Big data can provide enhanced insights on the world around us. When data is presented in a visually pleasing and easy-to-understand format, it is quite captivating. Deciphering Data will be a recurring series bringing you a round-up of the coolest data findings (including interactive graphics) from around the web. If anything piques your interest, click-through to read more.
After the recent (August 2014) earthquake in California, company Jawbone used user data to track how the earthquake impacted people's sleep. This isn't as creepy as it sounds—Jawbone provides wearable tech gadgets, including the Jawbone UP fitness tracker, that tell users about their activity and sleep. In the graphic (below), you can see how people woke up at the time of the earthquake, and many remained awake.
Interactive/visual data website Our World in Data brings you an intriguing presentation: The Visual History of the Rise of Political Freedom and the Decrease in Violence. Violence rates have been declining for hundreds of years as more countries have become democratic and individuals have received education at increased rates. Though it may seem our world is quite violent due to the saturation of morbid events in the media spotlight, in reality we are living in a relatively peaceful time. Imagine reading the news or checking Twitter at 1450-levels of violence!
Data can also use your random interests to predict other qualities you may have. One of the music scientists for Spotify published fascinating research on how musical tastes can predict what political party you will identify in. We run into an interesting correlation/causation question here - do Republicans like country because there are many of them in the South, or does Kenny Chesney have a subliminal political message? (a la Josie and the Pussycats brainwashing)
Considering Rihanna is the #1 Democratically-connected artist, maybe her song should instead say "Obama, what's my name?".¹
They also found that "overall, for every 10 unique musical types Democrats listen to, Republicans listen to just 7." This tidbit reminds me of a fascinating Vox article highlighting the ideological basis causing disagreements between the Republicans and Democrats, including that "Republicans prefer purity, Democrats prefer compromise". Perhaps the Republicans prefer purity in their Itunes library as well as their government!
The findings by Spotify on political party are just a drop in the ocean of they data they've collected. Spotify has also released findings on the various musical qualities different colleges have. They used student subscription data to determine which schools like which genres, tones, themes, times of day, and more. I included the graphic from the Northeastern University findings, as I'm biased, but you can see the other 40 schools' data here. Northeastern was voted "least likely to like Juggalos". This reassures me to some extent, though it implies that other schools like Juggalos more, which I find to be quite disturbing. If you don't know what a Juggalo is, search on Google Images... You probably won't regret it.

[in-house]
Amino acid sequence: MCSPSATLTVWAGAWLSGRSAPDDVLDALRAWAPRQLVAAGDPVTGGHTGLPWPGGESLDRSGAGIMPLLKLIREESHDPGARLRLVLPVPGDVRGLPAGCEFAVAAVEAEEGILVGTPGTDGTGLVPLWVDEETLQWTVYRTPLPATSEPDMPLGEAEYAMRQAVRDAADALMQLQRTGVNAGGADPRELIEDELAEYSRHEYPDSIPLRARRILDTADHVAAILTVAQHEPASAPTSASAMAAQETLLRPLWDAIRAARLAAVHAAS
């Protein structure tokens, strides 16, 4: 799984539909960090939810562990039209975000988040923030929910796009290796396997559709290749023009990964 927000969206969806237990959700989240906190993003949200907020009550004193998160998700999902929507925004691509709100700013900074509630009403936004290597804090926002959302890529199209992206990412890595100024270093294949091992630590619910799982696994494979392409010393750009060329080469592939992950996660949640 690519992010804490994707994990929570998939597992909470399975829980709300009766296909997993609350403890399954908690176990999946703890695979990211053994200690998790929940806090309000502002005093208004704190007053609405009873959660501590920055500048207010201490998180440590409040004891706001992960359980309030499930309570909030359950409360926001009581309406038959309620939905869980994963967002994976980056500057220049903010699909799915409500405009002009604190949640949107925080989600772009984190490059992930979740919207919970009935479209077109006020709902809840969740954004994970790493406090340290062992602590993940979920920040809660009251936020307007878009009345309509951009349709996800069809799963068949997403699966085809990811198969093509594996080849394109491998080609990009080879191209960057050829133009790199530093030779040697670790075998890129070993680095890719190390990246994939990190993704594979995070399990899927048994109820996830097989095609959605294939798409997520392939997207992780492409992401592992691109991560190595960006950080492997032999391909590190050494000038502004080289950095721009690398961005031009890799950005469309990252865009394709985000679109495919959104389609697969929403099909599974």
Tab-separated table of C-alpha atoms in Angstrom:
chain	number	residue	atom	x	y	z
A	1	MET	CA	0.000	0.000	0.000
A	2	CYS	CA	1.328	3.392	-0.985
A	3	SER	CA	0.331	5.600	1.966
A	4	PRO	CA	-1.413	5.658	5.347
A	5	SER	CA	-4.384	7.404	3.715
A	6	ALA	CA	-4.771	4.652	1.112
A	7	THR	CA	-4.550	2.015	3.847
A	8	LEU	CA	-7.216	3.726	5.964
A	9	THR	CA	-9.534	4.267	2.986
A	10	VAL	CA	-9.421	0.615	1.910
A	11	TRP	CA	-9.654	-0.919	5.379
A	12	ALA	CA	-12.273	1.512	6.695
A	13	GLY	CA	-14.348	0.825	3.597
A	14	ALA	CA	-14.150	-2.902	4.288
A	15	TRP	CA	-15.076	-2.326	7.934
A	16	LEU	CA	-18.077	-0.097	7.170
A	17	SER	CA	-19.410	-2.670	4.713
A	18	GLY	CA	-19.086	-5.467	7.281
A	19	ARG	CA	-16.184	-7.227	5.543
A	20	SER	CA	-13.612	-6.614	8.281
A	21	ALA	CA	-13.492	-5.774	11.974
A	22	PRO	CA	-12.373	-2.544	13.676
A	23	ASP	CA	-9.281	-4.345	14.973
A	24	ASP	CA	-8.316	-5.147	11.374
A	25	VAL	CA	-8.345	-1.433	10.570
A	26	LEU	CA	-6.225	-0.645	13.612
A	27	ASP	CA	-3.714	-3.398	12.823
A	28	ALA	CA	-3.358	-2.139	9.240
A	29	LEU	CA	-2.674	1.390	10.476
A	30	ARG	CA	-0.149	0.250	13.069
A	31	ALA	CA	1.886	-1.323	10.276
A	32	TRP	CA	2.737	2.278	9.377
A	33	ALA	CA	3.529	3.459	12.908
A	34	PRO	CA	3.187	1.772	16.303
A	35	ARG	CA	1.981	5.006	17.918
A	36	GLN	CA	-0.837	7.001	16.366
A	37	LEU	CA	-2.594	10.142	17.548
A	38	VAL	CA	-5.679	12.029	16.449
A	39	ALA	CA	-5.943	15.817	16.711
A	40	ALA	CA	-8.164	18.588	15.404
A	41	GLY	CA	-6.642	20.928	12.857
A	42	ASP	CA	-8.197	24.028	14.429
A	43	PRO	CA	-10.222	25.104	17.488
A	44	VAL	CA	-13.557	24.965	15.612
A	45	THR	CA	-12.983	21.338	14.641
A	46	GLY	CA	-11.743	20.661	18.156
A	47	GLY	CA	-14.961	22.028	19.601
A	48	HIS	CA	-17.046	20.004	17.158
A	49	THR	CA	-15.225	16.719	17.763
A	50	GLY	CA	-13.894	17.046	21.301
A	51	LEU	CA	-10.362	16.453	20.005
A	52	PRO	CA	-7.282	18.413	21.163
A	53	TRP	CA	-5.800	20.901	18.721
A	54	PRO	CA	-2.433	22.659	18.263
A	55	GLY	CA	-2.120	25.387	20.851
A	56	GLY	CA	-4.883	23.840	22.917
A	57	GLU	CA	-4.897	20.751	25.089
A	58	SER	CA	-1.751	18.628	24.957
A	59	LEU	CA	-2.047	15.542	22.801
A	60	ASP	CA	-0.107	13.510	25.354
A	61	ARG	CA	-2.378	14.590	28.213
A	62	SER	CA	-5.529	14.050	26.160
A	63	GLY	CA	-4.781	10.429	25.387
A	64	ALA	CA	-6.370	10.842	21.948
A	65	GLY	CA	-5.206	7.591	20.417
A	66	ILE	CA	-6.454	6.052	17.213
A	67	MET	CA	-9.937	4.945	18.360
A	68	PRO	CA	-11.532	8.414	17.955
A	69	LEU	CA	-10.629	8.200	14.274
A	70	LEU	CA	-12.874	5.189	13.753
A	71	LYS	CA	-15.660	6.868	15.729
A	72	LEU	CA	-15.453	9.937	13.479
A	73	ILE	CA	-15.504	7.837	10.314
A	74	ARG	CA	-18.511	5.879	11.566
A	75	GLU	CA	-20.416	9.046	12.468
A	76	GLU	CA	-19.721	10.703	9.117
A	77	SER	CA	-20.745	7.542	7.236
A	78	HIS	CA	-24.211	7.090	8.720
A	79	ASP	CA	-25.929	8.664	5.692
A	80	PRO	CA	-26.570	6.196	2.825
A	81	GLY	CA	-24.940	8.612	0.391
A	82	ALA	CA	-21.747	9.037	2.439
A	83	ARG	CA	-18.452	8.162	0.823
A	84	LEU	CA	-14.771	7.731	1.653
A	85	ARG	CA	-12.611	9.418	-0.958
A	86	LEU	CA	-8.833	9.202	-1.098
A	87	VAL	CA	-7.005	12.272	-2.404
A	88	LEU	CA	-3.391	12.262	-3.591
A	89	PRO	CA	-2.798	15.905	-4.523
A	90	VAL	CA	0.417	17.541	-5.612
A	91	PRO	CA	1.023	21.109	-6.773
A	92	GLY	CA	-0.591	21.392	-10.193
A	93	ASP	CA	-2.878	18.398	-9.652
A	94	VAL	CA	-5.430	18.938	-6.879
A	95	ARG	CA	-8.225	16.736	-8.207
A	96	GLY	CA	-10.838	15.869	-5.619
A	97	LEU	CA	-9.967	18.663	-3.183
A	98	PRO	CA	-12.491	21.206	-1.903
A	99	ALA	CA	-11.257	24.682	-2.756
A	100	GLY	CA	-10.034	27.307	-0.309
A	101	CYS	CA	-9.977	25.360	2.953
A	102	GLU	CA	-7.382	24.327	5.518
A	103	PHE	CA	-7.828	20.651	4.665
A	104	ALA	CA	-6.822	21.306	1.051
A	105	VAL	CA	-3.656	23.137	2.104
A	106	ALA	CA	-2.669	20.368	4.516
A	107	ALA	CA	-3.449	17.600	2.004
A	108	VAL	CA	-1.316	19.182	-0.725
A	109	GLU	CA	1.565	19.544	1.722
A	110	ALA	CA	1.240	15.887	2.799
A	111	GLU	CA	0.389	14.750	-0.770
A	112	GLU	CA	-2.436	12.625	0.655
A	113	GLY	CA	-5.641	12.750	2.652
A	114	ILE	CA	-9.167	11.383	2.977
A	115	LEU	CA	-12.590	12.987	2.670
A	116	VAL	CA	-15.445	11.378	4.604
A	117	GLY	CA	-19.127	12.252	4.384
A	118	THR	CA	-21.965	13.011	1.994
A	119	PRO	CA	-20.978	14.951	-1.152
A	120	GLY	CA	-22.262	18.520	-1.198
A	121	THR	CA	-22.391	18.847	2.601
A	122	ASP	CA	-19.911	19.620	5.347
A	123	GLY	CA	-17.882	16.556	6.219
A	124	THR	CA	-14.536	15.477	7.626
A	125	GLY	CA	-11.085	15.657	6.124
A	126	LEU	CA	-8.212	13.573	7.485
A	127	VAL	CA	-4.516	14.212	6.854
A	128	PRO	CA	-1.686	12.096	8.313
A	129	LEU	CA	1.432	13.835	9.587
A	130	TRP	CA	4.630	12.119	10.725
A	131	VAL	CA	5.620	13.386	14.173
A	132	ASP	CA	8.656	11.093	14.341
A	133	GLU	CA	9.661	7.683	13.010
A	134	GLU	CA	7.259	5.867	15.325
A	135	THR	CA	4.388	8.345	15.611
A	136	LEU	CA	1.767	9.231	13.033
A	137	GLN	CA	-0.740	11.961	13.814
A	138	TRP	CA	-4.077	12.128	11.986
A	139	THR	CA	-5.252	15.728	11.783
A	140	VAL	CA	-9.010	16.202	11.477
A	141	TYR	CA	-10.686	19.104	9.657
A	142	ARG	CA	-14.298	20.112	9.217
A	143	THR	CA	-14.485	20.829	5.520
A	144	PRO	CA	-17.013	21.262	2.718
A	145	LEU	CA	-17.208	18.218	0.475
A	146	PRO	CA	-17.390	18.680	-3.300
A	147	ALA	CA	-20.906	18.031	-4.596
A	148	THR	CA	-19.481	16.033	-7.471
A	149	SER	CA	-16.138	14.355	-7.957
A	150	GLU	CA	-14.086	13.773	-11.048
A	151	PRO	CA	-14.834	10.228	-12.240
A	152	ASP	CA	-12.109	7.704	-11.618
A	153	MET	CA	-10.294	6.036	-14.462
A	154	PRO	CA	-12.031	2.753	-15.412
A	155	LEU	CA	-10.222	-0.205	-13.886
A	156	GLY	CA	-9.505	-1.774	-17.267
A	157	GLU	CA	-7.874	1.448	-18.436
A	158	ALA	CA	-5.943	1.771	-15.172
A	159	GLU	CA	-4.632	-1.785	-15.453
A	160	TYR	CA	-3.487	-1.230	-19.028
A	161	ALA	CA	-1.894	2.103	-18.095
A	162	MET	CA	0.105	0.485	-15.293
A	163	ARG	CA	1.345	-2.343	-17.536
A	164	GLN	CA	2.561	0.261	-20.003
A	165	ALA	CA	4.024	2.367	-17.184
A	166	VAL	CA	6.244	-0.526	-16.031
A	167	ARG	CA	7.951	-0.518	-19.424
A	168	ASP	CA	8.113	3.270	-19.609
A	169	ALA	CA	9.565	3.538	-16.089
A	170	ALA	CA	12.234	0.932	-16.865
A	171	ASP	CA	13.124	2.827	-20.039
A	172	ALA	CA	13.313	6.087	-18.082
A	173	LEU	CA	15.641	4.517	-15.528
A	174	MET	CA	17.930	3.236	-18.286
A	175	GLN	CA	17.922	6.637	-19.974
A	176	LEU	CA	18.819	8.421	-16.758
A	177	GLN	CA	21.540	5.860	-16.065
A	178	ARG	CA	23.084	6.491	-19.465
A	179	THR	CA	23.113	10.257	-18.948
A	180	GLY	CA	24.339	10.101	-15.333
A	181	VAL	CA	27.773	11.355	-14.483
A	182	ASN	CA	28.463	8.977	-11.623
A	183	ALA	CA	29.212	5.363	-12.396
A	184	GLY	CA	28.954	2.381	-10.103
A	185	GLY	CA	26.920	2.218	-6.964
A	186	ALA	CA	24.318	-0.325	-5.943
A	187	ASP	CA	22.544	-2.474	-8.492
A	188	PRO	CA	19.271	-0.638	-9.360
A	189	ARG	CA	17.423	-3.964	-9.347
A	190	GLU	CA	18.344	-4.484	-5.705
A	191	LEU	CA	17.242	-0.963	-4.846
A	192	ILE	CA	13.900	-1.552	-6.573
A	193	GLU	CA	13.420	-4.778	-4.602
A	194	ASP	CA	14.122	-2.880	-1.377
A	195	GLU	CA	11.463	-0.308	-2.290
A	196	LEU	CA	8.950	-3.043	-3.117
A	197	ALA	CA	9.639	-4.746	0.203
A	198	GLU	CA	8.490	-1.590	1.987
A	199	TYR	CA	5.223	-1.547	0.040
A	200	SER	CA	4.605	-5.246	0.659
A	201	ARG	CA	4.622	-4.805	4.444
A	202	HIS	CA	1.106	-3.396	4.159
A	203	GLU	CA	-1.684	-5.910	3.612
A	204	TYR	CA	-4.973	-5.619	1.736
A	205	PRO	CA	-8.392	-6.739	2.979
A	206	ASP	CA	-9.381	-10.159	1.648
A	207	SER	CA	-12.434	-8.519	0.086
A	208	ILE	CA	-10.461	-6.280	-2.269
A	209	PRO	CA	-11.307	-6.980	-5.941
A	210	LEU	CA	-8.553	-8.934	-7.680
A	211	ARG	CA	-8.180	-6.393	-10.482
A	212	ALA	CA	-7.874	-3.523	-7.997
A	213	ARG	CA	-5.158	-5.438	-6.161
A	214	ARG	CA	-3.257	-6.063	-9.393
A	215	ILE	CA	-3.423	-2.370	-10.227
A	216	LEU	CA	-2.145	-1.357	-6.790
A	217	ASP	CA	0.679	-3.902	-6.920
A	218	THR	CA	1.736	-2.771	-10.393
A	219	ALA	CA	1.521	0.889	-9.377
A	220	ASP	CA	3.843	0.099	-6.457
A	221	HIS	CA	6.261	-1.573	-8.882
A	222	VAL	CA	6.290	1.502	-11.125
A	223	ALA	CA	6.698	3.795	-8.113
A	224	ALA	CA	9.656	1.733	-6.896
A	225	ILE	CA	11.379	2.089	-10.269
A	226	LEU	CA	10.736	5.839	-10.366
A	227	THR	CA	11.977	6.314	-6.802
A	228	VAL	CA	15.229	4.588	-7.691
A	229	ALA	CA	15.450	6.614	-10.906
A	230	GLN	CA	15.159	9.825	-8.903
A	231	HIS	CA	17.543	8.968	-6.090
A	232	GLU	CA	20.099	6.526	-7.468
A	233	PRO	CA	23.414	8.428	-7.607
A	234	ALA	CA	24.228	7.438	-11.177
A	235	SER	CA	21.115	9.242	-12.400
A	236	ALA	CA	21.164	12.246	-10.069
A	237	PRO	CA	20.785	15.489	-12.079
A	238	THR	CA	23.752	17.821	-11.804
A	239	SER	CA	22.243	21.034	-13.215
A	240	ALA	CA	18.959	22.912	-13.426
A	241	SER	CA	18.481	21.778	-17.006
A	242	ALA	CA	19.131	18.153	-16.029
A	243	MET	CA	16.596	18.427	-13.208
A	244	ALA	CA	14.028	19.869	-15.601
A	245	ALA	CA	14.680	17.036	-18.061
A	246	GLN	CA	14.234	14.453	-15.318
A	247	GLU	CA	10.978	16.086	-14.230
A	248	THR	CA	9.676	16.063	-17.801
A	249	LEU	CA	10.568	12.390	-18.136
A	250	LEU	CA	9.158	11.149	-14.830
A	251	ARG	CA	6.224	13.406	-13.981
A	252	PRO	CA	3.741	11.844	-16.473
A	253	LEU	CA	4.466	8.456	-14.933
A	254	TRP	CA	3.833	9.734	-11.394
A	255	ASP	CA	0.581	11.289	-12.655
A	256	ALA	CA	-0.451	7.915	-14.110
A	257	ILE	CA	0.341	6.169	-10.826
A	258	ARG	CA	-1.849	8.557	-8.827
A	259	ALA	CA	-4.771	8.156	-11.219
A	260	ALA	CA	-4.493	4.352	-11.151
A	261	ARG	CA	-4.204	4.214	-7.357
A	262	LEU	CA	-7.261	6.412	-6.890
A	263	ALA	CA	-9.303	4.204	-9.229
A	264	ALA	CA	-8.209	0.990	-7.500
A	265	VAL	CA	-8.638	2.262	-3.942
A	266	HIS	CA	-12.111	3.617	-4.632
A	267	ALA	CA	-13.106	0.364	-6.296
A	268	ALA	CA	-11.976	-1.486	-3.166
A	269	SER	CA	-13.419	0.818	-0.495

FiveThirtyEight also wrote about Spotify's ability to take your listening data and predict what else you will like. This isn't a capability that regular folks can access yet, but it's entertaining to read about how Spotify separated the writer's guilty-pleasures pop from his indie lo-fi music, and created separate "clusters" to recommend songs from. The recommendations turned out to be incredibly good! This service is theoretically coming to more people in the future, and is just one example of companies focusing on better catering to their user's tastes.
Ok Cupid started a blog in 2009 that is chock-full of interesting findings from their user data. I'll touch upon just a few of many, many revelations coming from each post. OkCupid analyzed message response rates and race to see how often various groups respond, titled How Your Race Affects The Messages You Get. They compared what someone's percentage should be based on the fact that reply rates correlate to matches - that is, people get matched evenly across all races based on compatibility, so they theoretically should reply evenly as well. This is not the case:
They go on to examine how reply rates differ based on gender, race, and zodiac sign. An interesting chart (below) examines the reply rates of female senders - I found it to be noteworthy due to the awful reply rates characteristic only to black females. Despite many people's expression that they did not have racial preferences, their reply rates said otherwise. This isn't an OkCupid-centric issue, either:
"According to our internal metrics, at least, OkCupid’s users are better-educated, younger, and far more progressive than the norm, so I can imagine that many sites would actually have worse race stats."
Another fascinating OkCupid post talks about what topical questions you can ask a first date (or person you are getting to know) that will reveal a great deal about their views. First up:
On a long-term compatibility level, it seems that just three random questions can predict whether a couple will be successful. They analyzed 32,460 real-world couples who met on OkCupid to determine what questions they answered similarly.
"In fact, 32% of successful couples agreed on all of [these questions]—which is 3.7X the rate of simple coincidence. These questions as a trio even out-performs OkCupid's top three user-rated match questions."
¹This is an awful joke, and I am sorry I made you read it.